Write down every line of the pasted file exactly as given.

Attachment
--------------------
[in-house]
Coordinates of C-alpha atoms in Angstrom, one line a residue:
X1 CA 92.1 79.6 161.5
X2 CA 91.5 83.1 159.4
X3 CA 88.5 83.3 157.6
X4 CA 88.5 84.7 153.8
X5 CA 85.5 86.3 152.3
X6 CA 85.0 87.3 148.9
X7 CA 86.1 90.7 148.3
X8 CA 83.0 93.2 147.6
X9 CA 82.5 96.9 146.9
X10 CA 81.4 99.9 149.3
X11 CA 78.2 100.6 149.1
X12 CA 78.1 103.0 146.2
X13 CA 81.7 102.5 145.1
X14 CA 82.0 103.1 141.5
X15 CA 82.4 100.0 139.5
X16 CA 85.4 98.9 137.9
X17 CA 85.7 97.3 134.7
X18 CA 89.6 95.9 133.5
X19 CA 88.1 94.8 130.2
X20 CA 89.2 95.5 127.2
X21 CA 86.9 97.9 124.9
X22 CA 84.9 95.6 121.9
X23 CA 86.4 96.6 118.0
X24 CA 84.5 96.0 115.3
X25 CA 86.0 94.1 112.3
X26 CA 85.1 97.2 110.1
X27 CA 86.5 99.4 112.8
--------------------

[in-house]
Coordinates of C-alpha atoms in Angstrom, one line a residue:
X1 CA 92.1 79.6 161.5
X2 CA 91.5 83.1 159.4
X3 CA 88.5 83.3 157.6
X4 CA 88.5 84.7 153.8
X5 CA 85.5 86.3 152.3
X6 CA 85.0 87.3 148.9
X7 CA 86.1 90.7 148.3
X8 CA 83.0 93.2 147.6
X9 CA 82.5 96.9 146.9
X10 CA 81.4 99.9 149.3
X11 CA 78.2 100.6 149.1
X12 CA 78.1 103.0 146.2
X13 CA 81.7 102.5 145.1
X14 CA 82.0 103.1 141.5
X15 CA 82.4 100.0 139.5
X16 CA 85.4 98.9 137.9
X17 CA 85.7 97.3 134.7
X18 CA 89.6 95.9 133.5
X19 CA 88.1 94.8 130.2
X20 CA 89.2 95.5 127.2
X21 CA 86.9 97.9 124.9
X22 CA 84.9 95.6 121.9
X23 CA 86.4 96.6 118.0
X24 CA 84.5 96.0 115.3
X25 CA 86.0 94.1 112.3
X26 CA 85.1 97.2 110.1
X27 CA 86.5 99.4 112.8